Tame Your Inbox!

Email has become the primary form of communication at businesses large and small.  This can cause an inbox overload that can be difficult to overcome.  I’m going to share some things that I do to keep my inbox under control.

082615 blog post

First thing to try is…don’t use it.

Hear me out!  We send emails for even the smallest questions or requests.  For the quick questiona better solution would be an instant messaging client like Skype for Business (previously Microsoft Lync).  Oftentimes the response is much quicker than an email and it’s one thing less in your inbox.  Need something a bit more urgently? Pick up the phone or go for a walk.  If it’s that important to you that you are constantly checking your inbox for a reply, then it is important enough to actually talk to someone about it.

So what next?

I’ll repeat some advice from an earlier post, try not to open your email first thing in your day.  If your inbox is full of unread messages, you are going to start your day feeling behind.  Accomplish something first, even if it’s small, then dive in to reacting and responding to others.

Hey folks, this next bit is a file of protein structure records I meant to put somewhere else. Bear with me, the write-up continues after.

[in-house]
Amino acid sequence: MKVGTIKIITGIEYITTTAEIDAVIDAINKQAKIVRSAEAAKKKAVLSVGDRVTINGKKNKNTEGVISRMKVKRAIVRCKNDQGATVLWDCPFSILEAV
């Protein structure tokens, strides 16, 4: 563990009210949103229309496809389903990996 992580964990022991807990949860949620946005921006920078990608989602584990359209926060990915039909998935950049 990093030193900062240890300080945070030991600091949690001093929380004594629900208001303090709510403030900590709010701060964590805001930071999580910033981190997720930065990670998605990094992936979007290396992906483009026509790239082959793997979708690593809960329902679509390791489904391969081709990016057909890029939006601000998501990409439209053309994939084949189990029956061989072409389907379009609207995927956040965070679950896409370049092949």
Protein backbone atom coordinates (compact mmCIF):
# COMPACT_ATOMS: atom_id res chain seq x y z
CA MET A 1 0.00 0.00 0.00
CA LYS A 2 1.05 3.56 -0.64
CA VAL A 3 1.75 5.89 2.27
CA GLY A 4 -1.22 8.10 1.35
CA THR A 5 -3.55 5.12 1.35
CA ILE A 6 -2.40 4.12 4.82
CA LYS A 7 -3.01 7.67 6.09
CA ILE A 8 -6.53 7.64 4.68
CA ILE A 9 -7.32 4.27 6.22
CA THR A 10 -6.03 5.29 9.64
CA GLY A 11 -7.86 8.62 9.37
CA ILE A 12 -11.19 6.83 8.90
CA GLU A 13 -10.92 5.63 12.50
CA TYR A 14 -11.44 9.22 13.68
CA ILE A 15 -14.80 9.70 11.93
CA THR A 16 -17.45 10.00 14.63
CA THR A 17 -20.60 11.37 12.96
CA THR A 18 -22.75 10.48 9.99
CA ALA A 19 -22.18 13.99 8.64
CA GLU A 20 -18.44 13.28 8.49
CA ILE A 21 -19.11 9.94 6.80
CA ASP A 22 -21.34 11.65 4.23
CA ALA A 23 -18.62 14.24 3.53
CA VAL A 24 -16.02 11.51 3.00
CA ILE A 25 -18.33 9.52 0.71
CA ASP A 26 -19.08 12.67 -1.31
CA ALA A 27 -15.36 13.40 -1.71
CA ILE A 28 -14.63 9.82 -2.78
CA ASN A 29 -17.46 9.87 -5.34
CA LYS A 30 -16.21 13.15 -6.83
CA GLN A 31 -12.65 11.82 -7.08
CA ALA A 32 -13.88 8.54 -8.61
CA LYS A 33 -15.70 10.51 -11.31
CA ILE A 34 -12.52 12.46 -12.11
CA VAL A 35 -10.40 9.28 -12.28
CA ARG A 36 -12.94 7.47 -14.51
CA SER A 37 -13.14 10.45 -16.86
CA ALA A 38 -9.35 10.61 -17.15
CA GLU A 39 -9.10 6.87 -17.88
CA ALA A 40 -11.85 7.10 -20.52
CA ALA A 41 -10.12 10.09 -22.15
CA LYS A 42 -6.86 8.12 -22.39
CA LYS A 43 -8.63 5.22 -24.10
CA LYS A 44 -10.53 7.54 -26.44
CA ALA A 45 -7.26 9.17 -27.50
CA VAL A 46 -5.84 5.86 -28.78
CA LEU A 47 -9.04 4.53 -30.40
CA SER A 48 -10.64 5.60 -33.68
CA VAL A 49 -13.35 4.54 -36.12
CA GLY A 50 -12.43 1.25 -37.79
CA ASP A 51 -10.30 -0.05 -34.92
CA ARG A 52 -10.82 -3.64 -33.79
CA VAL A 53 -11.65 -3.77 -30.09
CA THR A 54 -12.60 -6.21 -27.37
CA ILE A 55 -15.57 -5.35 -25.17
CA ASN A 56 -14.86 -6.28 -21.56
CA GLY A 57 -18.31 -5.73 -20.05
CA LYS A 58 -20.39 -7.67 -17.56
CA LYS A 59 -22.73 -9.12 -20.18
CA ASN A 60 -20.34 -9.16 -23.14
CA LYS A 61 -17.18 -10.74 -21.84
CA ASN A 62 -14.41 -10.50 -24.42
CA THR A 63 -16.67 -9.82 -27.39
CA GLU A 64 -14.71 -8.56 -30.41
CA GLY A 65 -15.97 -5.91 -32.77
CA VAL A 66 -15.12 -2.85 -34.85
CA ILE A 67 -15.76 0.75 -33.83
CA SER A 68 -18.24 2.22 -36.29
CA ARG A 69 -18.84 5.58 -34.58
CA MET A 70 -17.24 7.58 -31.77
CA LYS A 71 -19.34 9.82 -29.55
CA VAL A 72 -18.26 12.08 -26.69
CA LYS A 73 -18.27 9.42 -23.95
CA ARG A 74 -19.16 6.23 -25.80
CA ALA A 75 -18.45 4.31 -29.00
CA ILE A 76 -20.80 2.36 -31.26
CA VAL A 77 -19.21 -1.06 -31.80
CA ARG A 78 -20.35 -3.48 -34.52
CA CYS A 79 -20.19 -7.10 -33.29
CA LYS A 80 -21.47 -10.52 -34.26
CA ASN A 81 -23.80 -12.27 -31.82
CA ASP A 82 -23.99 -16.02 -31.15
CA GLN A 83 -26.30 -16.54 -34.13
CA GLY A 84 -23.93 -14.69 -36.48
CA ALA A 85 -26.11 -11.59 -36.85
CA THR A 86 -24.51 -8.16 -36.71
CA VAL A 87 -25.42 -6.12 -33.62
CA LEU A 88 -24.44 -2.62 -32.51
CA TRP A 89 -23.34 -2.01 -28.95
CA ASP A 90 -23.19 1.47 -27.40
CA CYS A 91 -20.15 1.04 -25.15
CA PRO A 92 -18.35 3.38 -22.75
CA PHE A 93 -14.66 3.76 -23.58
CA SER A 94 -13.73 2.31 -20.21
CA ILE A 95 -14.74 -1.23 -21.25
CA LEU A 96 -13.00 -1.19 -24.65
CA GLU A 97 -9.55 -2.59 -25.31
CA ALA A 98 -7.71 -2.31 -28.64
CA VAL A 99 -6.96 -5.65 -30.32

When going through my inbox I work from the bottom up. This presents any conversation threads in the order they were intended and it’s easier for my brain to process, especially before coffee. I first look for the obvious junk and items that are informational read and discard messages. Purging these messages feels really good, and usually cleans up 1/3 to ½ of the messages in my inbox and makes the “pile” seem a lot less overwhelming.

Focusing on What’s Important

What should be left are the items I probably need to do something with. After reading the message, is it really something I need to handle, keep, provide input on etc…if no, DELETE!  If I do need to do something, is it a quick response or something that will take 5 minutes or less? If yes then do it and delete. What is left is up to the individual to prioritize.  I’m a big fan of filing a message in an appropriate folder with a follow up flag set.  This leaves me with a list of tasks that have already been sorted into a timeline of what I need to do.  I can just tick through these and delete the message/task when I’m done.

Following these steps will go a long way to keeping your inbox better organized and relieve some stress in your work day.

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